Hip, Hispanic, Hasidic: Ray’s Food Tour of Williamsburg

It’s a celebration of the ability to obtain a Dominican juice drink, a Reuben and a salted caramel mini-cupcake within a 15 minute walk.

devotion coffee

Devoción started in Colombia and opened a branch in Williamsburg one year ago. Photo courtesy of Devoción Coffee.

It’s a funny kind of tour group that stops in front of South Williamsburg’s Williams Plaza projects in the first 15 minutes for a primer on Hasidic culture, then heads to Motorino.

Ray’s Food and Walking Tours are a little different.

I was fortunate to take the tour on a rare July Friday, when the weather was pitch-perfect for a stroll. Tour leader Michael Morgenthal took a small group of tourists (and me) on a journey. A born-and-bred New Yorker — he grew up right across the Manhattan Bridge — Morgenthal was a fount of local wisdom.

This food-focused, 3-hour walking tour is titled Hip, Hispanic, Hasidic; it promises flavors from all three categories. Morgenthal framed the tour as a mash-up of the neighborhood’s duelling demographics. It’s a celebration of the ability to obtain a Dominican juice drink, a Reuben and a salted caramel mini-cupcake within a 15 minute walk.*

I should get this out of the way now — I don’t love a tour. Not because I’m too cool or hate tourists or any such nonsense. The problem is my attention span — I drift. Something about a tour guide’s patter drives me deep into my head, so I get very little from the experience and wonder why I shelled out the loot (typical answer: “because my relatives wanted to do it.”)

Not so with Ray’s tour! The subject matter was quite compelling, and Morgenthal was a skilled guide. He deftly coursed between food facts and neighborhood history, in the casual tone of a lively dinner guest. You didn’t feel lectured at, rather that you were chatting with someone who happens to know more than you.

We kicked things off with Morir Soñandos from Reben Luncheonette, an old-school Dominican lunch counter. The drink — which translates to “die dreaming” — is a Dominican mainstay, made with orange juice, milk, sugar and ice. You’re drinking an orange creamsicle, as one of my new tourist friends from Long Island was quick to point out.

Next, it was on to Motorino, which Morgenthal mentioned around five times was rated best New York pizza by the New York Times. (I fact-checked this later — it’s true.) We hunkered down family style and shared some objectively stellar slices. I folded mine in half and ate like a normal person, but didn’t judge the Bay Area ladies next to me for going fork-and-knife.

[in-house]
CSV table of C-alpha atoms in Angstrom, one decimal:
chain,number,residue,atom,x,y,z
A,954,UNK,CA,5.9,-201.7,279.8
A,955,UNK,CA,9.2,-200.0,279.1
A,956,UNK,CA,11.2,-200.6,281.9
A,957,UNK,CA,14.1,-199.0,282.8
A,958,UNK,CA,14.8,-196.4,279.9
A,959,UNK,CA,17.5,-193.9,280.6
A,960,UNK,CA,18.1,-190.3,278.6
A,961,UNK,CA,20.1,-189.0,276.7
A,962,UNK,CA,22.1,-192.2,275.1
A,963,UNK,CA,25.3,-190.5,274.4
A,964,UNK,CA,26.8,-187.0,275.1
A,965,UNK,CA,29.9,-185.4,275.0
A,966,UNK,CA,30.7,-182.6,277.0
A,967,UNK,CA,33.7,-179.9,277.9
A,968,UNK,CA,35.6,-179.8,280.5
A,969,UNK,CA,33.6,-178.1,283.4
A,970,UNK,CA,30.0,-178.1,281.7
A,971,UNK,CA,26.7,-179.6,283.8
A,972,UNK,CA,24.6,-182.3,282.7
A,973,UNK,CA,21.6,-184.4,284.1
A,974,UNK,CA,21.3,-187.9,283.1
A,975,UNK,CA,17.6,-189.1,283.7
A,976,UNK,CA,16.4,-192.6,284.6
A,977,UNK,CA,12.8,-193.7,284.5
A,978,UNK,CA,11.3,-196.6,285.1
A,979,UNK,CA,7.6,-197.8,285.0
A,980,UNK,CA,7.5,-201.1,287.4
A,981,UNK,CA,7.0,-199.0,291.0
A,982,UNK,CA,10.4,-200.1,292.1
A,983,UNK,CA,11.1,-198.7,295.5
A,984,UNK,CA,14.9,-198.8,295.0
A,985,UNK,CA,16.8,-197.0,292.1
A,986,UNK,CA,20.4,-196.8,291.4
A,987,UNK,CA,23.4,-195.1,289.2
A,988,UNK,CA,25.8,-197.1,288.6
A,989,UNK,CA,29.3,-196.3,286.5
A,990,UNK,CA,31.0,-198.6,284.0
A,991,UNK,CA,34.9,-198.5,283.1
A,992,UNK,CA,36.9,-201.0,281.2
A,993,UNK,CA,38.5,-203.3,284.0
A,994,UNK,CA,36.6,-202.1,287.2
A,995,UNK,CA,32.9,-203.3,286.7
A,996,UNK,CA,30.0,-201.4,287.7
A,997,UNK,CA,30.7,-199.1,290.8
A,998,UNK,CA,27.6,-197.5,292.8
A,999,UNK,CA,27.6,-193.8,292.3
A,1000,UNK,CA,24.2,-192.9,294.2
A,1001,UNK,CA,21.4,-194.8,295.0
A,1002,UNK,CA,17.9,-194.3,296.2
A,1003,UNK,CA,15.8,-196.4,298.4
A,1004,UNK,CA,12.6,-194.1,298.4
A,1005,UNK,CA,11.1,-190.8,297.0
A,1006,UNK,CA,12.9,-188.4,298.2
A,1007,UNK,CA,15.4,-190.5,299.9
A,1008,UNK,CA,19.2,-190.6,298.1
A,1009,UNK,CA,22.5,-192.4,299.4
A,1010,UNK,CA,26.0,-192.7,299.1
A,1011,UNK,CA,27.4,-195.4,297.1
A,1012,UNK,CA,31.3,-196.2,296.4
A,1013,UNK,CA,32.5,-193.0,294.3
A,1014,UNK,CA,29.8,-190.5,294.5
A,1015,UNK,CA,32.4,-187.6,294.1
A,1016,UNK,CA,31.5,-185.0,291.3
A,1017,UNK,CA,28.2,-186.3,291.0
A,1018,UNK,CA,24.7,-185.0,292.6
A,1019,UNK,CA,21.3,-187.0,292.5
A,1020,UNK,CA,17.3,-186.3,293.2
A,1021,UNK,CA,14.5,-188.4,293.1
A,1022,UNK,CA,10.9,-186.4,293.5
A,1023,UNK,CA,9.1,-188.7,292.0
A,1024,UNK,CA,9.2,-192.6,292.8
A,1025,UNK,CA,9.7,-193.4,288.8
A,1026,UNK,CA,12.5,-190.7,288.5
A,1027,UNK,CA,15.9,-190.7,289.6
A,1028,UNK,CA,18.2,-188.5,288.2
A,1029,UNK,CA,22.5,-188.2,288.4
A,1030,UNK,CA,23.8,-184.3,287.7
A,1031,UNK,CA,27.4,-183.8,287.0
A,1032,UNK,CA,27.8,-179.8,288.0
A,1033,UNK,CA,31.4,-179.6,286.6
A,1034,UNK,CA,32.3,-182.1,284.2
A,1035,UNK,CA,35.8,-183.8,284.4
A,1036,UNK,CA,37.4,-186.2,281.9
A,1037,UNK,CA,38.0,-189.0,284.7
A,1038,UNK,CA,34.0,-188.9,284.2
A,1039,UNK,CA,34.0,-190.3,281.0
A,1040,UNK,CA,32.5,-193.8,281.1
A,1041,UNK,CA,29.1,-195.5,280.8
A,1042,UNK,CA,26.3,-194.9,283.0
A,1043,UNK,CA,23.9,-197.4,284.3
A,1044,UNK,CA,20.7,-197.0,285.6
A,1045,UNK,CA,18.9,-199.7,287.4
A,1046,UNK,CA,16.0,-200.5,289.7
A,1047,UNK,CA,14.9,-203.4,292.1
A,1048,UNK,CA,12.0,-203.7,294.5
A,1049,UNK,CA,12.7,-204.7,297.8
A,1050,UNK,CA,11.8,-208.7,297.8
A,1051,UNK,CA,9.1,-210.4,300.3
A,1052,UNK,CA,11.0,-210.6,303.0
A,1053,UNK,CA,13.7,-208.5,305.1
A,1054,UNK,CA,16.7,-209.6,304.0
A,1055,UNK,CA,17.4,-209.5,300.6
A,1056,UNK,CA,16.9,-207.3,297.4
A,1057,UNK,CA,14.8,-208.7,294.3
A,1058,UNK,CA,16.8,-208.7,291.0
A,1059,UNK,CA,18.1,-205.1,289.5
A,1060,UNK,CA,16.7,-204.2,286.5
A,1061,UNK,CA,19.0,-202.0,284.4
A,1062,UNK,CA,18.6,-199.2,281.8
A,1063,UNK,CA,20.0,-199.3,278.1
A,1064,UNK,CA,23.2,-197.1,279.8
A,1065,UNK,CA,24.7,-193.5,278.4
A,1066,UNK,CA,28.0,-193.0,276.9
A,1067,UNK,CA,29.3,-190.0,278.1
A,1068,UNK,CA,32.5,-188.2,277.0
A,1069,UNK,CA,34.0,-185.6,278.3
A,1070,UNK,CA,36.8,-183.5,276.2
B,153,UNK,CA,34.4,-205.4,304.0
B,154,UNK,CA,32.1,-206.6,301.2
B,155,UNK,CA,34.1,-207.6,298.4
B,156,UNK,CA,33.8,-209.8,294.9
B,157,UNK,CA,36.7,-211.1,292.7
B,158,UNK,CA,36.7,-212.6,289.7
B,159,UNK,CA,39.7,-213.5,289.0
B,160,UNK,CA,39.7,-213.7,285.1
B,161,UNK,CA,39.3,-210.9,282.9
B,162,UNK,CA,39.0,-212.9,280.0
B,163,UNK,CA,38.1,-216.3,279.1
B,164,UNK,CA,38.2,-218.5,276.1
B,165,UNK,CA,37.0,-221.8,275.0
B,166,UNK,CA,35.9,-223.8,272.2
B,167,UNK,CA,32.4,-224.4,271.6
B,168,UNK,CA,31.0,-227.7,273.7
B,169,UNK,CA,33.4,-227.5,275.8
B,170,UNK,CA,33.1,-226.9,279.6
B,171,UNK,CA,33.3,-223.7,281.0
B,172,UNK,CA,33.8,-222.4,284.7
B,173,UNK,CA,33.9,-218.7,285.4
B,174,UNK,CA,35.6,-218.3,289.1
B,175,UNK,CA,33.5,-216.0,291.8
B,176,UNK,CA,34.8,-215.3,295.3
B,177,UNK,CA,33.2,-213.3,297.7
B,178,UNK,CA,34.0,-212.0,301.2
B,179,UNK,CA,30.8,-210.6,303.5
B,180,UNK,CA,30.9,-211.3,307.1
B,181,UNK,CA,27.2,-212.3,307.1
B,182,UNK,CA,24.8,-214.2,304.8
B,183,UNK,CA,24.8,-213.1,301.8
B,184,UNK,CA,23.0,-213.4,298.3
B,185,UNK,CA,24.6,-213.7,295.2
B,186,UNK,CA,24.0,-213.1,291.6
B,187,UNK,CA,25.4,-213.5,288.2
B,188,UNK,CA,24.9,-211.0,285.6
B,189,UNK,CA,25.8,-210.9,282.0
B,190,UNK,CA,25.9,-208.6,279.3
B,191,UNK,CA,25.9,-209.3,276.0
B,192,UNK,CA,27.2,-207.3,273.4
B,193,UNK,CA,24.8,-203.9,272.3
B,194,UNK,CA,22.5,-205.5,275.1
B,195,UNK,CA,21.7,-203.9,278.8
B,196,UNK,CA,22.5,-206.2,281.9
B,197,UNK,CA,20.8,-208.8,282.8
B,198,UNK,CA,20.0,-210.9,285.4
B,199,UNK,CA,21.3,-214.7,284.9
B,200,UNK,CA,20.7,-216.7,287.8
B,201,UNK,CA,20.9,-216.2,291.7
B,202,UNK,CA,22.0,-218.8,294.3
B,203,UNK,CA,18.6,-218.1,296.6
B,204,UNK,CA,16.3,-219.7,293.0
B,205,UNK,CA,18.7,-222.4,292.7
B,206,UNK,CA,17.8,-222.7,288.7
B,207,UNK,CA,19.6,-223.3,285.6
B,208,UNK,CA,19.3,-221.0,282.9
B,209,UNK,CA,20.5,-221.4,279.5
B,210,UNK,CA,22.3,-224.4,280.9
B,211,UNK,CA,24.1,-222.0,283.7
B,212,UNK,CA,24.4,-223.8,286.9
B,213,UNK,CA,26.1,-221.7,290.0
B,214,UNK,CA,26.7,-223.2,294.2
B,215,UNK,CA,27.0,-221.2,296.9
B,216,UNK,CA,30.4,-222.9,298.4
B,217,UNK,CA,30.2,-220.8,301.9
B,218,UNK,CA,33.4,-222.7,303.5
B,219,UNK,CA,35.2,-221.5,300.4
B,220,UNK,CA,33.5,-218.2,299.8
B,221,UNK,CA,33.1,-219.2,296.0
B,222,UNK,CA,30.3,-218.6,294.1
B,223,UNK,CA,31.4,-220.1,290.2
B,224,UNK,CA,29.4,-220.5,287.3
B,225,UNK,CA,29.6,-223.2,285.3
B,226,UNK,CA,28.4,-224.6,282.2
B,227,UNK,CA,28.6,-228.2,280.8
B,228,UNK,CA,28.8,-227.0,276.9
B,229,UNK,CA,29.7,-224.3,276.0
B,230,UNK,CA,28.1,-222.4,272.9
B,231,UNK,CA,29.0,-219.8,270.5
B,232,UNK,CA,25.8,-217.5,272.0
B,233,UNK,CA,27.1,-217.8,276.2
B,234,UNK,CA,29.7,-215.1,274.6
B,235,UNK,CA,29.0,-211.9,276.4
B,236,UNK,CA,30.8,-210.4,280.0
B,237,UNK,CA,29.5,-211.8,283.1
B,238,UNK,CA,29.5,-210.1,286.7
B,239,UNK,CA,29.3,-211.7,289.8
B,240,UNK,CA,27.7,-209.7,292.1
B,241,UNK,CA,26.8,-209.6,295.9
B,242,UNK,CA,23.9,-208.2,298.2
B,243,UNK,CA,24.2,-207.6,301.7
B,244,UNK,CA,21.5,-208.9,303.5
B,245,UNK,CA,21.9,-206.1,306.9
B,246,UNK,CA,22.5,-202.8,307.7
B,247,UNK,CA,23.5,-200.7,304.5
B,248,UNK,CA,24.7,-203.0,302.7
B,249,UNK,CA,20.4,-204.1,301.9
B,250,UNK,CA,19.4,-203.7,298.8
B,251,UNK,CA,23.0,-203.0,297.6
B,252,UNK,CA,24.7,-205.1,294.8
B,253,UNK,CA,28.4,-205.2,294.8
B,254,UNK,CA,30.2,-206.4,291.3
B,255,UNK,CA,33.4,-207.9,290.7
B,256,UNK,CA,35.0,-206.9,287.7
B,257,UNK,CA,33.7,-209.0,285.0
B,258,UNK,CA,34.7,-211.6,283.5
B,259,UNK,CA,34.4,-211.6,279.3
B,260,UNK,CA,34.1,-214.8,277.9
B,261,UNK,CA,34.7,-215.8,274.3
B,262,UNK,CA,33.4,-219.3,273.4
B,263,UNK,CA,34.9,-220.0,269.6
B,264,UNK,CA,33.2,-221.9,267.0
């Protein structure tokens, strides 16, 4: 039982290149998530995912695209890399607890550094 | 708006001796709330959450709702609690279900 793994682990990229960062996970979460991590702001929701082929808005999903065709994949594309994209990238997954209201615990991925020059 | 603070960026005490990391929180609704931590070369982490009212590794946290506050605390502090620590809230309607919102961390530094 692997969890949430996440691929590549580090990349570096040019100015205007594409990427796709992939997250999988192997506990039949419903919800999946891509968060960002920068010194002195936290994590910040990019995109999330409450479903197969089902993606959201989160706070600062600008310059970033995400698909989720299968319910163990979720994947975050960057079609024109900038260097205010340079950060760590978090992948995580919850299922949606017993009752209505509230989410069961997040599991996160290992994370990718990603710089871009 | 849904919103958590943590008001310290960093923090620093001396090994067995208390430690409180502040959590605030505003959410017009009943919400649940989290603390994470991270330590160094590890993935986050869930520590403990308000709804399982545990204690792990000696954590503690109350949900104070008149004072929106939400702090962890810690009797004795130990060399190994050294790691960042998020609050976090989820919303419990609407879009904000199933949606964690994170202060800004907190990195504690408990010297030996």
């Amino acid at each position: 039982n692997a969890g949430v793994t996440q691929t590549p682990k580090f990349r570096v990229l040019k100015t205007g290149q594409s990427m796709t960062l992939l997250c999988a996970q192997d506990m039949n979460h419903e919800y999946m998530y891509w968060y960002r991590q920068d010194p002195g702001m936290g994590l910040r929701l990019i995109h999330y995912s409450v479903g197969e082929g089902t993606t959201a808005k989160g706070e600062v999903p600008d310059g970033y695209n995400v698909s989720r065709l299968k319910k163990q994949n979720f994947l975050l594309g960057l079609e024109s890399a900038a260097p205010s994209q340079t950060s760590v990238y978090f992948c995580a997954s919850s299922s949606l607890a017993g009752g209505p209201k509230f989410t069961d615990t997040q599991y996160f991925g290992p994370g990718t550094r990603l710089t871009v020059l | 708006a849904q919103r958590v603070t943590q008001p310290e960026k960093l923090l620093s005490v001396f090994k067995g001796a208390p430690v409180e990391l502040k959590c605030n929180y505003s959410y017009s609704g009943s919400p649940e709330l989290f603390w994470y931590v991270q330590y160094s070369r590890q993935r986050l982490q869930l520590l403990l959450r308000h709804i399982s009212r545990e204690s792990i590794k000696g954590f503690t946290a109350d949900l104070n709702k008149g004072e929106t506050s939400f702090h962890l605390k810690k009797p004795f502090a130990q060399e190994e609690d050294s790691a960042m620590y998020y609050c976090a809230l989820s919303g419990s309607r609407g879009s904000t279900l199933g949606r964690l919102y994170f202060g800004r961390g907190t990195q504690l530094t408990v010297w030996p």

Speaking of the Bay, these sweet women turned fierce when we headed to our next stop — a taqueria. On the walk over, we went back and forth on our favorite SF taco joints (La Taqueria and Taqueria Vallarta, if you care); it was clear we didn’t expect much from Williamsburg’s La Superior. But Morgenthal threw us for a loop! He ordered nopales tacos, a wild card order for sure. The Bay Area ladies had never eaten cactus, and it wasn’t too common for me. In any case the verdict was delicious.

Bonus moment: We brought our tacos to the Berry Street Garden, adjacent to La Superior, and ate among the veggie plots and the chickens. For me, this was an urban power-up, one of those unexpected New York moments that help it all make sense. For the tourists, I think it was just a trip. There were flies buzzing about and our lawn chairs seemed on the verge of collapse. Plus we got to hang out with Johnny, the eccentric older Puerto Rican caretaker of the garden (and a friend of Morgenthal’s). This wasn’t no Gray Line tour.

It should also be noted: the tacos were a last-minute replacement for our original destination, a kosher deli. Apparently the deli’s owners were on vacation for two weeks, to Morgenthal’s clear dismay. I’m glad Ray’s was nimble in replacing the stop, but sure do love a good Reuben.

Next stop was Devoción, a coffee shop that started in Colombia but just opened a branch in Williamsburg one year ago. There’s a lot to recommend here, from the sun-dappled, airy interior to the precision craft coffee operation. We all got a nice Bean Sourcing and Roasting 101 from the store manager, then my insanely potent Kyoto-style iced coffee provided a jackhammer’s power for the next 37 hours.

After that, we were off to Sweethaus and Mast Brothers for our sweets fix. Both of these places certainly skew to the “Hip” section of the tour’s title, but who can find fault with dessert? I wolfed down a salted caramel cupcake (Morgenthal’s favorite) at Virginia-based Sweethaus, then cut out a bit early. I’m sure Mast Brothers was fine.

If you take Ray’s Williamsburg tour, I promise you’ll learn a ton, will never feel bored and will go home full and happy. You can also try Ray’s “Classic Brooklyn” food tour, which takes you through Brooklyn Heights and DUMBO. All told, these $50 tours are well worth it — whether you live in Austria or Australia, Williamsburg or the West Village.

Note: I received a complimentary press ticket for this tour.

*This is possible in many areas of New York, with some variants on the listed items (soup dumplings, kebabs, BBQ brisket, etc.)

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Jesse Hirsch

Formerly the print editor of Edible Brooklyn and Edible Manhattan, Jesse Hirsch now works as the New York editor for GOOD magazine.